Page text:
Roman finds in Victorian Sidmouth
ONE of Sidmouth s most fascinating residents is the Victorian Peter Orlando Hutchinson, who lived in the town all his adult life
ONE of Sidmouth's most fascinating residents is the Victorian Peter Orlando Hutchinson, who lived in the town all his adult life.
As a man of adequate means, he was able to pursue many interests, from relating fishermen's tales to politics.
He was a man of many talents and an accomplished artist. Everything went into his diary - a copy of which is stored at Sidmouth Library - and not only accounts of what he saw and did, but some delightful sketches and paintings too.
He carried out pioneering geological and archaeological research, and meticulous records are a valuable account today, especially his mapping of Bronze Age burial mounds.
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In Peter Orlando Hutchinson's Travels in Victorian Devon, compiled and edited by Jeremy Butler, we can read of finds that link Sidmouth to its Roman past.
The date is January 9, 1851.
- 1 Thousands of washed up fish provide easy pickings for fishermen and gulls
- 2 Community rally around pensioner in hour of need
- 3 Dan's retail vision provides timely food for thought
- 4 How Devon are you? Take our quiz
- 5 Photo competition will capture the town's important moments
- 6 Month of the dead is a time to remember loved ones
- 7 Fundraiser makes brief stop on charity trek
- 8 Good vibrations will be felt as the boys return to the beach
- 9 Band are back... and music lovers brave rain to enjoy show
- 10 New owner sought for prominent Sidmouth seafront businesses
He writes: "Engraved in wood the obverse side of the Roman coin recently found near Mill Cross, Sidmouth, and which now belongs to Mr Heineken.
"The discovery of this coin is important when coupled with that of the centaur found in 1840, as going to establish the idea that the Romans at one time made use of the harbour formerly existing at the mouth of the River Sid.
"As it is also likely they occupied the camps on High Peak and Sidbury Castle Hills, and had a station at Sidmouth, the discovery of this coin adds much to the notion of their permanent occupancy of the shores round the harbour.
"The coin was found by William Sweet junior, rope maker, whilst digging to repair a pump about two feet below the surface, and I went yesterday to enquire the exact spot where it was turned up.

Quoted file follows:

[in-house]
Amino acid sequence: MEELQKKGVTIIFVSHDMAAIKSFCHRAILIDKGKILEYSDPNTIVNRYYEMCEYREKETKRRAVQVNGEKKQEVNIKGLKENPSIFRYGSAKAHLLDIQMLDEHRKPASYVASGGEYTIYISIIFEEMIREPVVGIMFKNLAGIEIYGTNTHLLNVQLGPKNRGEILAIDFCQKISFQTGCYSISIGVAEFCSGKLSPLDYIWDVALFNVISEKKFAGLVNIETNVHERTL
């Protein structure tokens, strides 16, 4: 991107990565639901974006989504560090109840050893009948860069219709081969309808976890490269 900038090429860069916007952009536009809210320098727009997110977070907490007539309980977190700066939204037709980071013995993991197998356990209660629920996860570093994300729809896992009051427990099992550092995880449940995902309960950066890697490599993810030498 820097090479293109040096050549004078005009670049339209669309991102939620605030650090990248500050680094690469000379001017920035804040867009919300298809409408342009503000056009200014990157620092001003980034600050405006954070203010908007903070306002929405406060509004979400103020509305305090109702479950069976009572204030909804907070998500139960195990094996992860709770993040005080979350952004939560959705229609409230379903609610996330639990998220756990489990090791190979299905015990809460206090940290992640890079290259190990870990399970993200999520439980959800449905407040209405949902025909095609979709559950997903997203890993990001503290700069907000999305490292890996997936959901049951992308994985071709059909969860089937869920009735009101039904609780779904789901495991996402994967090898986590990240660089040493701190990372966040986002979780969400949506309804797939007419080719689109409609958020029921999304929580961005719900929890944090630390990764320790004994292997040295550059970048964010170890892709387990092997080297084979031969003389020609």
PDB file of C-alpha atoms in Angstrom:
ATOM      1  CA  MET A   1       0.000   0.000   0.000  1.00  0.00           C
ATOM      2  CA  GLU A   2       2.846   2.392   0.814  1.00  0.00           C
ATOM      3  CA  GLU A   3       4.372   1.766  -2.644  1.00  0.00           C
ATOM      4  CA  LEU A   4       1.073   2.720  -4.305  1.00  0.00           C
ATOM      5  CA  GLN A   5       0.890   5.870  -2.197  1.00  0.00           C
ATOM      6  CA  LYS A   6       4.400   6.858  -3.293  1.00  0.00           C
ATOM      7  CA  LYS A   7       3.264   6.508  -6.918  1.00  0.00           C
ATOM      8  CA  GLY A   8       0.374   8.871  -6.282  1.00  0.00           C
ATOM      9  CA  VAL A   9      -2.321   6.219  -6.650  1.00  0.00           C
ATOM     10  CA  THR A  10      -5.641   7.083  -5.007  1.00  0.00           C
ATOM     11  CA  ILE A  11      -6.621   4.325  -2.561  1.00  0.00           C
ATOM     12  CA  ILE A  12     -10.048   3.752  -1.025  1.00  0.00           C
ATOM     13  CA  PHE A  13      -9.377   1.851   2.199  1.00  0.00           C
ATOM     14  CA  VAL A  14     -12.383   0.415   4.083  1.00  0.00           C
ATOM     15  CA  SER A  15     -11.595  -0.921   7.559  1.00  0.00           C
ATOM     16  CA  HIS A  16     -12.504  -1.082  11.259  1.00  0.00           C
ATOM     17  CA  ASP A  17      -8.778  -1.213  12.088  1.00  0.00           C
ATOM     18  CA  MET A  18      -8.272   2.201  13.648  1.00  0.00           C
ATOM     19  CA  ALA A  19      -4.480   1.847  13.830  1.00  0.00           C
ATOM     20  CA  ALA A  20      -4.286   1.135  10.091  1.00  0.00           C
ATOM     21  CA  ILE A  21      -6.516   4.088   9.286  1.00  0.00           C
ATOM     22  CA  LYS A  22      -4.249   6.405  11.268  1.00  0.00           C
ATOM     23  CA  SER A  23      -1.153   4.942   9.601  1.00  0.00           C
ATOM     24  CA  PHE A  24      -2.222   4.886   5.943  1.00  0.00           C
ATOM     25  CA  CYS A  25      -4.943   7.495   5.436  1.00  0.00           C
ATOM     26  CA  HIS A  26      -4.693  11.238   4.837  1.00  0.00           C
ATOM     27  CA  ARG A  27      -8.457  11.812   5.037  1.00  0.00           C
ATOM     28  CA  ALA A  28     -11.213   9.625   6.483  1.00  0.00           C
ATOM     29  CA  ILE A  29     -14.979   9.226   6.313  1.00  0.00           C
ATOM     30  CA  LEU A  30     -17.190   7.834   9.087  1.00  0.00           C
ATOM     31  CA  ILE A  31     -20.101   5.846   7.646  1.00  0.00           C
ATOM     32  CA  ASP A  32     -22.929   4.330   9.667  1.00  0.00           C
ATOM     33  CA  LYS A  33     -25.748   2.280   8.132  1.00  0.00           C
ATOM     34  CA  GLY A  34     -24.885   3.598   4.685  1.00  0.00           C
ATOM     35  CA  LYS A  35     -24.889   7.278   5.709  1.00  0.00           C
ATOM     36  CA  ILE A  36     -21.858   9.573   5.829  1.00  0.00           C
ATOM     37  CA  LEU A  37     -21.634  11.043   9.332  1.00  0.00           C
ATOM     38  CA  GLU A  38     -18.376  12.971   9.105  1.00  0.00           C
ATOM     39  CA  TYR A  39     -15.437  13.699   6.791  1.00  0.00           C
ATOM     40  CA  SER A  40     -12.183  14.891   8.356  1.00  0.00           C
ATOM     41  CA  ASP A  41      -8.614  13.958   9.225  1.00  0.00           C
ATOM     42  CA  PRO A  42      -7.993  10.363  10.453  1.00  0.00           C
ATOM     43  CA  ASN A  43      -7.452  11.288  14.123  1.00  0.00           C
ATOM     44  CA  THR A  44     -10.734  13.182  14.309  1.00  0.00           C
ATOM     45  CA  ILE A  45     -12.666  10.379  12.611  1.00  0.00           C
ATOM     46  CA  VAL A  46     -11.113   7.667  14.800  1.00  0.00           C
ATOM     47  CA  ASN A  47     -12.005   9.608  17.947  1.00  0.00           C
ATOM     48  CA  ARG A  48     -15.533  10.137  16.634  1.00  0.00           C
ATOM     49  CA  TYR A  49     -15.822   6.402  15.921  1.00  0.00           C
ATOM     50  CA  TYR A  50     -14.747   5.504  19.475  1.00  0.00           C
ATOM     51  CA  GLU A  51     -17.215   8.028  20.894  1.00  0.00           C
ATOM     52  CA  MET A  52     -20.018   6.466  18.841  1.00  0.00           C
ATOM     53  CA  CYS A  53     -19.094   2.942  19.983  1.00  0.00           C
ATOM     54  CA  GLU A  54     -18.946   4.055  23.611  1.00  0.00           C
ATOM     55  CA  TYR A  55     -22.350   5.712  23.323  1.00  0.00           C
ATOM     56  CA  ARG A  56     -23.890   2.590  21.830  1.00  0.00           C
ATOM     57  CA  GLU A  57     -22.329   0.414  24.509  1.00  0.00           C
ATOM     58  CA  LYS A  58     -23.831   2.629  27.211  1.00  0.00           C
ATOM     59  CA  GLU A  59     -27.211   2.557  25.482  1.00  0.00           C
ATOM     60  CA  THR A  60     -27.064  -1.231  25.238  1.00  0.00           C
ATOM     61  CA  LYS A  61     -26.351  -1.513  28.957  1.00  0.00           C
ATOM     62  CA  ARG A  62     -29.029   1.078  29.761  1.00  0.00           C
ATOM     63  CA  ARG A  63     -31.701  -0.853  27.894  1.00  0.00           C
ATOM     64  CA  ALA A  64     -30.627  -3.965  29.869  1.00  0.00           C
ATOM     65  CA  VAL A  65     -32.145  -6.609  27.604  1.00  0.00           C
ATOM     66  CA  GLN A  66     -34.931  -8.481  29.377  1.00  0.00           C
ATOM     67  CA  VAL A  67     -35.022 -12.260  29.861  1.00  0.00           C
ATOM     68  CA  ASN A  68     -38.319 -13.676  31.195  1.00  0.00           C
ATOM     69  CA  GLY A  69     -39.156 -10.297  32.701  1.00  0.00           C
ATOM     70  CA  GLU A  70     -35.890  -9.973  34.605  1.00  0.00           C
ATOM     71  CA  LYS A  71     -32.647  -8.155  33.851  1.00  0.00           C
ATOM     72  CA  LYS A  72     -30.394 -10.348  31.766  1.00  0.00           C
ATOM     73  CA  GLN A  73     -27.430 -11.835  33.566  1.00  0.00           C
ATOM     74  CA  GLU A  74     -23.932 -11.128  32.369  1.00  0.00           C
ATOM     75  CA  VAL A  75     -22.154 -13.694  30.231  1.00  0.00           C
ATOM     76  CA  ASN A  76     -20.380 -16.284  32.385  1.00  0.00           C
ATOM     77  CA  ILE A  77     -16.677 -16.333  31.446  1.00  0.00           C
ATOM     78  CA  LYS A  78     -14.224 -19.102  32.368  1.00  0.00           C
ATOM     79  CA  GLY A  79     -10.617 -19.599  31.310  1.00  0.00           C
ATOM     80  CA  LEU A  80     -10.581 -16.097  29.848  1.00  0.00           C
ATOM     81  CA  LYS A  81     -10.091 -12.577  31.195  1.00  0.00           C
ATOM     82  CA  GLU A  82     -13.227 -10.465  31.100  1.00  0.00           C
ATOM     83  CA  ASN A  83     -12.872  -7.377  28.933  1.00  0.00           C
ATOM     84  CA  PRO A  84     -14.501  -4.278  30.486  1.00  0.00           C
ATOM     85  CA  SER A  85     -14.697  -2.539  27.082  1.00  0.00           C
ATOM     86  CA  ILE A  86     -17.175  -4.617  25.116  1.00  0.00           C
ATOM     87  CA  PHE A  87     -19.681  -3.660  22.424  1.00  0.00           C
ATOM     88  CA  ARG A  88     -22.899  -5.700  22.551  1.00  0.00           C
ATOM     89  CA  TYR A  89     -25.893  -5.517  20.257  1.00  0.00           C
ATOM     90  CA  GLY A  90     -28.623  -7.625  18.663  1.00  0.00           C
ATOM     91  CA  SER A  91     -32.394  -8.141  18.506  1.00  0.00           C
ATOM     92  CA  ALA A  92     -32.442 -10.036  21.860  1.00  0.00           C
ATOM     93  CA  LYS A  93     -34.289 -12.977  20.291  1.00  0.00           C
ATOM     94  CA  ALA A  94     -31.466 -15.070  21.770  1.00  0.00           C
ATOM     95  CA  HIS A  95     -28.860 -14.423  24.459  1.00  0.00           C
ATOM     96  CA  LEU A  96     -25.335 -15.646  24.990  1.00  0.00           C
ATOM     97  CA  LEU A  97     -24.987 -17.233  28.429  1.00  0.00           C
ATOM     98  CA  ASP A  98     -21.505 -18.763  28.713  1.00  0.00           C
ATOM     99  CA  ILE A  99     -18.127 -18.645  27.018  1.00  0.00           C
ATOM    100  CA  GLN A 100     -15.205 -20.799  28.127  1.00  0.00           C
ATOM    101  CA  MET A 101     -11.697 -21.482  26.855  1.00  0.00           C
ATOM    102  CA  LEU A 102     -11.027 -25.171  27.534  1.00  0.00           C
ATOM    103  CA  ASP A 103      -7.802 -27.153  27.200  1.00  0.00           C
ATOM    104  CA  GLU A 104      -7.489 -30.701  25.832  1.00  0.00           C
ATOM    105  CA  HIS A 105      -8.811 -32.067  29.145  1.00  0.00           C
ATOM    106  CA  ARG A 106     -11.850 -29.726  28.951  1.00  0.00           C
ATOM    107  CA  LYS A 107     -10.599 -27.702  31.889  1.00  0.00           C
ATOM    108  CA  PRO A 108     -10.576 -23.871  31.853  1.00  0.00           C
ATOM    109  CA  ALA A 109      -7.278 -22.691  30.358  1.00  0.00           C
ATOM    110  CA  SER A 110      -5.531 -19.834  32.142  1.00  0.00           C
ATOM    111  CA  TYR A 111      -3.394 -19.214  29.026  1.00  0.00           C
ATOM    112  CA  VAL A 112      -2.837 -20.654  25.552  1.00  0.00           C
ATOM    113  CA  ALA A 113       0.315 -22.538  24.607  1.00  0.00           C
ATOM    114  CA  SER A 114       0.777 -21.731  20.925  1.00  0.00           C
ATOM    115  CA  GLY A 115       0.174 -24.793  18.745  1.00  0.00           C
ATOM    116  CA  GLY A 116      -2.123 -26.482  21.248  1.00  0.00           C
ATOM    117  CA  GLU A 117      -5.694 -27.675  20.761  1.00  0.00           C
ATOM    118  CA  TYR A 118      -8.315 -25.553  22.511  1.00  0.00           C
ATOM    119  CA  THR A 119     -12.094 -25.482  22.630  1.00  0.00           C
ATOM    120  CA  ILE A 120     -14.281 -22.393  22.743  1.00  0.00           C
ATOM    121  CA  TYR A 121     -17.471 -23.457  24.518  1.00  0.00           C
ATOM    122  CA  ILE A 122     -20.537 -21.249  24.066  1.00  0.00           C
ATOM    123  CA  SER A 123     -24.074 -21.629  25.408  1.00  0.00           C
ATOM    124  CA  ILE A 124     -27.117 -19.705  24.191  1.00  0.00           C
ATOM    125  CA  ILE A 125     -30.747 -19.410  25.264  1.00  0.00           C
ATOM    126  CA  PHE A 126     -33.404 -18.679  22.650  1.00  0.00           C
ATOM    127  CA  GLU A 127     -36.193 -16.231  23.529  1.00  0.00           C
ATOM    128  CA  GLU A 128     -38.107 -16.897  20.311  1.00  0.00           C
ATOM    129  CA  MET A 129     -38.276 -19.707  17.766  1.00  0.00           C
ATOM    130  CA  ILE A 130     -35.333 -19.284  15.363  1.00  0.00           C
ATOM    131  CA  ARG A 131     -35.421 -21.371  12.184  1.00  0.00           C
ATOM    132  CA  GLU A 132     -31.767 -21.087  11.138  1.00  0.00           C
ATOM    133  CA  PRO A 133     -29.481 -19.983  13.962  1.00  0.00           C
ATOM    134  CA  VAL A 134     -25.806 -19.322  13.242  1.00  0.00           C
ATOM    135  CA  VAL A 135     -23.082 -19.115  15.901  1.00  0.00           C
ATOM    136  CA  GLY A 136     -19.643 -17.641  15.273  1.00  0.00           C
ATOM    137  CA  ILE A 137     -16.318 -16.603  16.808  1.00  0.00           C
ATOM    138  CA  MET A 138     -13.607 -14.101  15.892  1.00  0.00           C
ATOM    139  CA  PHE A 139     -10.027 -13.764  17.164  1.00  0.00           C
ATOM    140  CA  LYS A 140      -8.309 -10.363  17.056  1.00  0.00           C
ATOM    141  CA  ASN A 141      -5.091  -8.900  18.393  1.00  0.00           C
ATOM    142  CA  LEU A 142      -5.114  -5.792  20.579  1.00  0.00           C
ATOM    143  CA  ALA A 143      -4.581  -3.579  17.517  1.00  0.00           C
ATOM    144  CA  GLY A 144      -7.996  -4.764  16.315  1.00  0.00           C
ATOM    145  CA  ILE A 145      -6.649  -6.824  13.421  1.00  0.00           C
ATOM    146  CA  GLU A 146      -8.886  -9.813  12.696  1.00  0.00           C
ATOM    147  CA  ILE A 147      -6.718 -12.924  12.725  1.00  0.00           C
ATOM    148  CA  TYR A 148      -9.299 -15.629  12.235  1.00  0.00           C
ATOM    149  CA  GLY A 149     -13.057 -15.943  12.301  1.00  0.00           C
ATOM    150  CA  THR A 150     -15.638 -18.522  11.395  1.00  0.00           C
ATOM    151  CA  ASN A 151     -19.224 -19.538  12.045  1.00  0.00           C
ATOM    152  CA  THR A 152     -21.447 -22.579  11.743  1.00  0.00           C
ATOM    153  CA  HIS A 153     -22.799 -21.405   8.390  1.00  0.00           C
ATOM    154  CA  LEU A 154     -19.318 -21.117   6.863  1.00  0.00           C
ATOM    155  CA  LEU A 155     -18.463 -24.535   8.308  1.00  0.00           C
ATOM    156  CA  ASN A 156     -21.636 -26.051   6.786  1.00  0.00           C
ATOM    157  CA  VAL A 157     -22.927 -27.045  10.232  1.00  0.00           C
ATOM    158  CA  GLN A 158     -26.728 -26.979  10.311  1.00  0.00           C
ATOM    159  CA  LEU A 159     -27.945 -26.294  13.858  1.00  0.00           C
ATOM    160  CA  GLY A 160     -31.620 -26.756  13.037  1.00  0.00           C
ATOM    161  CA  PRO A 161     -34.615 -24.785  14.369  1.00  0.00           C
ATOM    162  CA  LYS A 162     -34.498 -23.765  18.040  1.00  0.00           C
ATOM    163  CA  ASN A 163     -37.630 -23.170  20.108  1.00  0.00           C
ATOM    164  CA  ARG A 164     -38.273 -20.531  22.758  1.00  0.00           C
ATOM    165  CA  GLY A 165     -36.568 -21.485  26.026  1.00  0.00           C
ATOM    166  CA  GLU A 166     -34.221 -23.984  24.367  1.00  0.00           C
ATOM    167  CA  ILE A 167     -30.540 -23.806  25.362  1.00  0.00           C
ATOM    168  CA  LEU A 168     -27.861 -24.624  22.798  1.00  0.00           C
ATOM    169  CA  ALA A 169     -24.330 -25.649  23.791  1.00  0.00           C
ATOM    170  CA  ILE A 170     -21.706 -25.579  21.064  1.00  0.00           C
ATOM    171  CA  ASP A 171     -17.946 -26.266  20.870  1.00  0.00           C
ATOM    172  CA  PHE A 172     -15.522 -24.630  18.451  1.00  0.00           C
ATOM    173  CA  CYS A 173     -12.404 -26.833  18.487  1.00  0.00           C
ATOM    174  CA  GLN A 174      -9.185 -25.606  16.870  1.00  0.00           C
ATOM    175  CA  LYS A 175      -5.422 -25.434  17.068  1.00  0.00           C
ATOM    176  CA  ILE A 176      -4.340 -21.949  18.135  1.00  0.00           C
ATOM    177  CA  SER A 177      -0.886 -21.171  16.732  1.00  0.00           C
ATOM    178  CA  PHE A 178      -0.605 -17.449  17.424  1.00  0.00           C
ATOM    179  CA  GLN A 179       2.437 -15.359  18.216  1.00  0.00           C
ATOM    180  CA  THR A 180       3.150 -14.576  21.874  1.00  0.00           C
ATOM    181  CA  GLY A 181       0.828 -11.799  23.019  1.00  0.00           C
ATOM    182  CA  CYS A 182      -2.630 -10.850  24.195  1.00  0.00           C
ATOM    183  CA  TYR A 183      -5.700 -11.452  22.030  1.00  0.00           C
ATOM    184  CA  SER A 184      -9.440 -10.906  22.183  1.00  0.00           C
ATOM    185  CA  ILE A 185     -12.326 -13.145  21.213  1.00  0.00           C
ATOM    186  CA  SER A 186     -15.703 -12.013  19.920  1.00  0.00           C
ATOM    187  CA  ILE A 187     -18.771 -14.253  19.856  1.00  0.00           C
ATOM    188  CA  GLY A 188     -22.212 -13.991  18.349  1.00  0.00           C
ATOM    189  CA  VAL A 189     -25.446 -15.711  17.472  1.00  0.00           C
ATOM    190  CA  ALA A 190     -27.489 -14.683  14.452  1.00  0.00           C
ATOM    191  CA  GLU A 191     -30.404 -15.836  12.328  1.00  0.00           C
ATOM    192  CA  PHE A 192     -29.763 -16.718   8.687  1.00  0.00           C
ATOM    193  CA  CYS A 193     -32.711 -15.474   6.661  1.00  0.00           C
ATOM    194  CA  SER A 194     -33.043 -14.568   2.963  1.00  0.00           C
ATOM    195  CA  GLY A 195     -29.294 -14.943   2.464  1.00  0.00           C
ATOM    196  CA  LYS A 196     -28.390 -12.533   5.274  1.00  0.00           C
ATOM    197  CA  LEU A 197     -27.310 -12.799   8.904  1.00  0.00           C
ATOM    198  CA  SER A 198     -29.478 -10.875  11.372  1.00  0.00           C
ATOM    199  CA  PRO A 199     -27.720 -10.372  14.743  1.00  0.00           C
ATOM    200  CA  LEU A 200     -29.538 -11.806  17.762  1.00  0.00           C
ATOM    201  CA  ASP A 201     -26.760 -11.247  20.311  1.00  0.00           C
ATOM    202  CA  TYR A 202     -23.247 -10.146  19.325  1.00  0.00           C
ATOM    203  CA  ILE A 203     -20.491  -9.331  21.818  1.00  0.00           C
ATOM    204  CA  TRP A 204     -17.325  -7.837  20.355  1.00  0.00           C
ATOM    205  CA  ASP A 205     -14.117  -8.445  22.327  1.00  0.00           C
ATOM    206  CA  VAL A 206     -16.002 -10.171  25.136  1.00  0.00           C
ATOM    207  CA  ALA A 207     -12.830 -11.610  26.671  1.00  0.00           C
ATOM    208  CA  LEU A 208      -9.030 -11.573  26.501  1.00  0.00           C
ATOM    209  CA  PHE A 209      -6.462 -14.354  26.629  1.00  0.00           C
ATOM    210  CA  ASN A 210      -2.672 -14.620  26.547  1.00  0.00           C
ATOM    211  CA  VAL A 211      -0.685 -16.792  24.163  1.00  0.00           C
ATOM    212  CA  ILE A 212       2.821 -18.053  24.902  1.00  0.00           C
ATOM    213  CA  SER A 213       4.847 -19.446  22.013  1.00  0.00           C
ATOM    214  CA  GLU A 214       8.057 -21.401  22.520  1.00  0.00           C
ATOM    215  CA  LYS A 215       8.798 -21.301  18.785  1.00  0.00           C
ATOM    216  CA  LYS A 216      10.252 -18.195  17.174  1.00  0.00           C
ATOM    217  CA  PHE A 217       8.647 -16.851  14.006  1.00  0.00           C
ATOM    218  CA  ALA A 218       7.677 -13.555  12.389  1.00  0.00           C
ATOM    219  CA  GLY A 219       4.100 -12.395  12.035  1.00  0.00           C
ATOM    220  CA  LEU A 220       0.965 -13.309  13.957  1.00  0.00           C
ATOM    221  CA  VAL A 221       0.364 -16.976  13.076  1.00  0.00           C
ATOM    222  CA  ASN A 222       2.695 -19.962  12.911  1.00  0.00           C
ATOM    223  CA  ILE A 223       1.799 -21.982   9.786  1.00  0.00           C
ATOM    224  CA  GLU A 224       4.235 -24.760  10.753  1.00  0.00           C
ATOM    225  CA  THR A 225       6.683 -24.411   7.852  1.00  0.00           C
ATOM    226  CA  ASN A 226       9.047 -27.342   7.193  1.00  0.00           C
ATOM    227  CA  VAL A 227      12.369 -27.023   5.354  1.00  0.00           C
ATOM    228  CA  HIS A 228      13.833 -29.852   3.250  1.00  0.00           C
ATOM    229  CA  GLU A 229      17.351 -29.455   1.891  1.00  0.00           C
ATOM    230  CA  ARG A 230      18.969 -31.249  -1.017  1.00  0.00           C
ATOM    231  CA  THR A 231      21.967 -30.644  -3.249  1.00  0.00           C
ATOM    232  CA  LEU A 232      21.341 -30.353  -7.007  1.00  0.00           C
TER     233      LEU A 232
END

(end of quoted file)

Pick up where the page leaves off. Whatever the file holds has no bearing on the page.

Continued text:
"...I was shown the place in the yard where the pavement had been taken up. The place where Mill Lane, that runs on the south side of All Saints Church, abuts onto the top of High Street is called Mill Cross.
"There was probably an ancient cross here, perhaps on the east side of High Street opposite the Lane.
"Forty or 50 yards below this, also on the east side, stood the old mill that belonged 600 years ago to Adam de Radway.
"This mill is in the recollection of persons now living, but it was falling into disuse, as the present mill down by the river was erected about 55 years ago."
January 1851 must have been a good year for turning up coins, because we read in the diaries of March 1855 that it was Mr Heineken's Bactrian coin, which POH carved on wood for an article in the Sidmouth Directory, that had been found on the beach "opposite Marine House near the chapel of the Independents, in or about January 1851."
It depicted the king's head, sceptre in hand, while on the reverse was the king on horseback.
POH writes: "Ancient Bactria was on the eastern side of the Caspian Sea and is now called Chorasan, Samarcand being the chief town."
He surmised either Phoenician or Greek traders may have brought the coin to England.
It was not only coins found in the beach. In 1853, he unearthed a silver plated dish, stolen in an earlier robbery, while walking at Chit Rocks.